I applaud Teresa for this decision on principle. It is difficult for a non-profit, particularly an arts-related non-profit, to be in a position to turn down funding. However, I also feel Teresa should never have been in the position to have to make such a choice.

It goes back to Mr. Kipp’s actions on behalf of Comcast, whether approved at the corporate level or not, and which I find to be absolutely despicable and patently devoid of respect for the mission of the non-profits which Comcast claims to support. This kind of heavy-handed action is exactly the reason I’m leery of making blogs like this one entirely funded by advertising or sponsorship.

(Note that by “like this one” I am referring to controversial, on-the-edge, not-for-the-easily-offended posts. As a marketing/PR consultant, I am obviously not averse to advertising in general; I did add advertisements to my other blog Quinn’s Big City in hopes of making it at least a break-even operation by the end of the year. As the topic of QBC is completely different, I endeavor to keep it as close to controversy-free as feasible; alienating advertisers is thus far less of a concern on that blog as it is here.)

Here’s hoping next time Comcast supports a non-profit, they really mean it, and don’t decide on a whim to defund that non-profit over justified criticism. Actually, I have even better advice for Comcast: don’t hire someone straight out of the FCC to be your lobbyist if you don’t like the criticism so much.

Net neutrality: why we need it, now

Okay, for those of you who don’t know, I’m going to try to explain just what net neutrality is, and why we need it now more than ever.

First, we have the recent attempt by Comcast to block Internet-based video services such as Netflix and Hulu. (Most of the news reports about this have only mentioned Netflix, however some Twitter users I am following seem to have implied that Hulu might be getting blocked as well.) There is no good reason for this other than a control freak mentality on the part of Comcast, who might block YouTube and Vimeo next unless they are stopped.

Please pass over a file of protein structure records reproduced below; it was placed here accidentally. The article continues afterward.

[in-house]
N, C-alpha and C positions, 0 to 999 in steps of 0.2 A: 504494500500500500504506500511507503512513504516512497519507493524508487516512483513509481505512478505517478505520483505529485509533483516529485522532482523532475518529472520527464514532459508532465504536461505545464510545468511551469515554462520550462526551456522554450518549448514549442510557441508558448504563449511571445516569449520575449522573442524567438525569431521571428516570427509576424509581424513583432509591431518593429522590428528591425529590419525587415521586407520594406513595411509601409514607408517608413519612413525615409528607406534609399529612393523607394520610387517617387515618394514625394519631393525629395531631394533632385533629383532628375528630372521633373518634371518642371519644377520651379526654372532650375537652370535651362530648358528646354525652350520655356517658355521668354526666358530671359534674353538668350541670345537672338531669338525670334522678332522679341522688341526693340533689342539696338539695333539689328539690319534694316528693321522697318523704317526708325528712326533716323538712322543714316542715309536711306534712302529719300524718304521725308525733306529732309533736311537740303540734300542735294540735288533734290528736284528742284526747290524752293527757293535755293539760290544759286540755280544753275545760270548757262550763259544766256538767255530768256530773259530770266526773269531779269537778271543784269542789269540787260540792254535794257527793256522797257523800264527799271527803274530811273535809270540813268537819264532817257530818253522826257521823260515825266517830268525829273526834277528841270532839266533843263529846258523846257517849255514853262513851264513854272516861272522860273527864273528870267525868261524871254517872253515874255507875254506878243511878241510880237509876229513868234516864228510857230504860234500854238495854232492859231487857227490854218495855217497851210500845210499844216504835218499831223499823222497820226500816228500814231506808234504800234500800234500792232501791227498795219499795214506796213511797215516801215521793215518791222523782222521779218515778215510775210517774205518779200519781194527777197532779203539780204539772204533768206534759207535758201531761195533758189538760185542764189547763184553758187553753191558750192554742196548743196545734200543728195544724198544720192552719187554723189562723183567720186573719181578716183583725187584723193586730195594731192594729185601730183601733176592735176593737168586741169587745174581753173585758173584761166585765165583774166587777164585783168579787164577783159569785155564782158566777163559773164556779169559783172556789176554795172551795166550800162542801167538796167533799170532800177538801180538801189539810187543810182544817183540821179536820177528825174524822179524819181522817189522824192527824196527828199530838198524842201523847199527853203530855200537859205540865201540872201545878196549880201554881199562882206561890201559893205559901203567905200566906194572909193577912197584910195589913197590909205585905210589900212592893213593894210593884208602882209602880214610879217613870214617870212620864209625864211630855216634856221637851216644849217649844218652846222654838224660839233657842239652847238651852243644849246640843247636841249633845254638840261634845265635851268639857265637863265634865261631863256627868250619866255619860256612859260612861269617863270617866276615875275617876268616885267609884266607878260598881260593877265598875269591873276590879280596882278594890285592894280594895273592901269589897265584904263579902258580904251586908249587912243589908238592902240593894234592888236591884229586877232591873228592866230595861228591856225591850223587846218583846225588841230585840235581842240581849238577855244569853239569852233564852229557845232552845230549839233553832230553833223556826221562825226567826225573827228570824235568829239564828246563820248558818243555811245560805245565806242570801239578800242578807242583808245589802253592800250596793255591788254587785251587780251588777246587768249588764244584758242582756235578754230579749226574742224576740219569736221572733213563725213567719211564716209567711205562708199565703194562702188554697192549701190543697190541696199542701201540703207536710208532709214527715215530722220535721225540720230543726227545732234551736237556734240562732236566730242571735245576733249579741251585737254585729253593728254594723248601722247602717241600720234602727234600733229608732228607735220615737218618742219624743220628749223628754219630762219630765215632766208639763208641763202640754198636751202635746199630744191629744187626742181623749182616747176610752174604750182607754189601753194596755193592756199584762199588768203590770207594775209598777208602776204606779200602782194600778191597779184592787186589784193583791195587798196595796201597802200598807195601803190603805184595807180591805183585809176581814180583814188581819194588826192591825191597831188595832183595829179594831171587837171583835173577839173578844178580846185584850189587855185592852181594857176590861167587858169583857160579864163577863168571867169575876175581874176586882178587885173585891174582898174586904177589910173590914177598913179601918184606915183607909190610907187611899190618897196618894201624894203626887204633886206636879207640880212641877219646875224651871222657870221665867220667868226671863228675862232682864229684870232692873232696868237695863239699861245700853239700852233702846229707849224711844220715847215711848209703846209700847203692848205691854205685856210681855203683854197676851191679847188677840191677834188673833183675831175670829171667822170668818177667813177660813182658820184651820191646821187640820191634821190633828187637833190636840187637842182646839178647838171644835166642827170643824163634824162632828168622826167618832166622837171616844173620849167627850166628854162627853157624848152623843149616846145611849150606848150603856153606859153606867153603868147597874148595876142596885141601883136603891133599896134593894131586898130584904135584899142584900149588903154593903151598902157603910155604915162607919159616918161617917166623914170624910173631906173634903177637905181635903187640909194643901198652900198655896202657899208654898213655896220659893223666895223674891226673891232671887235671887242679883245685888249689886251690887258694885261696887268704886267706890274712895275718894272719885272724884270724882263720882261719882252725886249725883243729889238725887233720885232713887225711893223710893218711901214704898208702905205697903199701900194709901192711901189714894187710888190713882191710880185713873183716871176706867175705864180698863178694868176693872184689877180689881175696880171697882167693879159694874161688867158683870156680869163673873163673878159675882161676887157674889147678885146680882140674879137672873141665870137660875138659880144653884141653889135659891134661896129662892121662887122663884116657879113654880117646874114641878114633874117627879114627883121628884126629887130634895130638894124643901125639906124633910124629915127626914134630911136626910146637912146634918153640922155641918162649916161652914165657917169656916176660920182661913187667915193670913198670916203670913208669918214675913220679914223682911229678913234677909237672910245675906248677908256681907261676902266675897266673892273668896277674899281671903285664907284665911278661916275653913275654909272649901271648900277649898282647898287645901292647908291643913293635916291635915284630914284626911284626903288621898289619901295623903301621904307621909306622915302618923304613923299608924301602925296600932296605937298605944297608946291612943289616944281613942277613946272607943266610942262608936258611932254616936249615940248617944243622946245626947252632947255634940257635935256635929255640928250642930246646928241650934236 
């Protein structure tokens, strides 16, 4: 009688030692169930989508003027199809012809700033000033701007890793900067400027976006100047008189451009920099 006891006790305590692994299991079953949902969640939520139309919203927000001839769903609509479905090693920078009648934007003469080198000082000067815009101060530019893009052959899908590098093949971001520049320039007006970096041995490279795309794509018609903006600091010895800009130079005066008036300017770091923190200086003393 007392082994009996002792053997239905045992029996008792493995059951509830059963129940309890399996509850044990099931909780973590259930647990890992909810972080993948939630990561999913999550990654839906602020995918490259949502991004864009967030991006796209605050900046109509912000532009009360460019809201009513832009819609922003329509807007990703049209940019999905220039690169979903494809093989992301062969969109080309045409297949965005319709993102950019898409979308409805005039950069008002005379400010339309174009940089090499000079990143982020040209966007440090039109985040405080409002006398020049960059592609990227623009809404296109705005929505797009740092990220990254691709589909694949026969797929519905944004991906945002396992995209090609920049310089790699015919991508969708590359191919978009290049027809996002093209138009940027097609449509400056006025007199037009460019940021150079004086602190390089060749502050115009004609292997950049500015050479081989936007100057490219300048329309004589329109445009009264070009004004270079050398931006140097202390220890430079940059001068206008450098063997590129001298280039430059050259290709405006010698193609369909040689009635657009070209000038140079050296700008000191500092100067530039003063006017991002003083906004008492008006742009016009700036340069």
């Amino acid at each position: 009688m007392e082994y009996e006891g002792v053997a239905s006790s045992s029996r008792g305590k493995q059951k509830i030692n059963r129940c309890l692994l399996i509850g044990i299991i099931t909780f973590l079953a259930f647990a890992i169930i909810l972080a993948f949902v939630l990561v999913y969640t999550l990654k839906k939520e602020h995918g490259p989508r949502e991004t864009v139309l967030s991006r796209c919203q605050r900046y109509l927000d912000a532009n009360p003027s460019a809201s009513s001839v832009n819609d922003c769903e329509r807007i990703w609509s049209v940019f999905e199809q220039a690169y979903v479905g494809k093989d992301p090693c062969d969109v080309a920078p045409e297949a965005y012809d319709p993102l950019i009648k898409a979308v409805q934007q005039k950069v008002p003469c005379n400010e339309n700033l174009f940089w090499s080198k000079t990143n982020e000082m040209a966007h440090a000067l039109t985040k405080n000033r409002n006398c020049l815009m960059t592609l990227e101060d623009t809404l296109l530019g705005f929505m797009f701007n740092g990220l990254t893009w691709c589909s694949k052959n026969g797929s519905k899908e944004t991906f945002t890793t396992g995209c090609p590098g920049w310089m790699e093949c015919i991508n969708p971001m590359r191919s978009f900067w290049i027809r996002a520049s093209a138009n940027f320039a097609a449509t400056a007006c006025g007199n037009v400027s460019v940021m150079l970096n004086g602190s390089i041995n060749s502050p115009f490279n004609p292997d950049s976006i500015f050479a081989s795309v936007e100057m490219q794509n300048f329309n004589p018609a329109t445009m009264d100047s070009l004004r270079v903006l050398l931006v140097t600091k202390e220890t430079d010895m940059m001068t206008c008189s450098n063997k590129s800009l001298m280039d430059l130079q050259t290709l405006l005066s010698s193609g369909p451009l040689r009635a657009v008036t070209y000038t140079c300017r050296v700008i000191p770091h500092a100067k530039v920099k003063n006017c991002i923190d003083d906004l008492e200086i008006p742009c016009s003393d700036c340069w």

That’s bad enough. But you know what really hacks me off? This article on Engadget which shows what some Internet providers want to do: charge specific tolls and set specific bandwidth limits and restrictions on access to selected Internet sites. Facebook will cost, say, an extra 2 cents per megabyte, and YouTube will be capped at 60 kilobytes/second with an extra 50 cent fee per month. The frightening thing? There’s nothing stopping an Internet provider from just up and blocking blogs like the one you’re reading now, or to charge an arbitrarily high fee to read them.

I pay very little to keep my blogs online; the traffic charges are at worst $1 per gigabyte (and go down as I accumulate more total traffic over the lifetime of the account). And none of that is paid by my readers. I intentionally accept no advertising on this blog; I am open to the idea of accepting it on my other currently active blog, Quinn’s Big City, but as a practical matter the readership numbers are not high enough to make it feasible right now.

This is about profit for Comcast, Verizon, AT&T, and Vodafone don’t want you to hear. I’m getting the message out now while I still can. Because there’s no telling when it’ll cost you an extra 25 cents per megabyte to read my blogs, if you can at all. Every blogger should be worried about this, especially those who blog on controversial topics and call out the corporations, particularly those in the large to gargantuan size range, for greed like this.

The last thing the Internet needs is a bunch of greedy companies throwing up tollbooths in front of Internet services “just because.”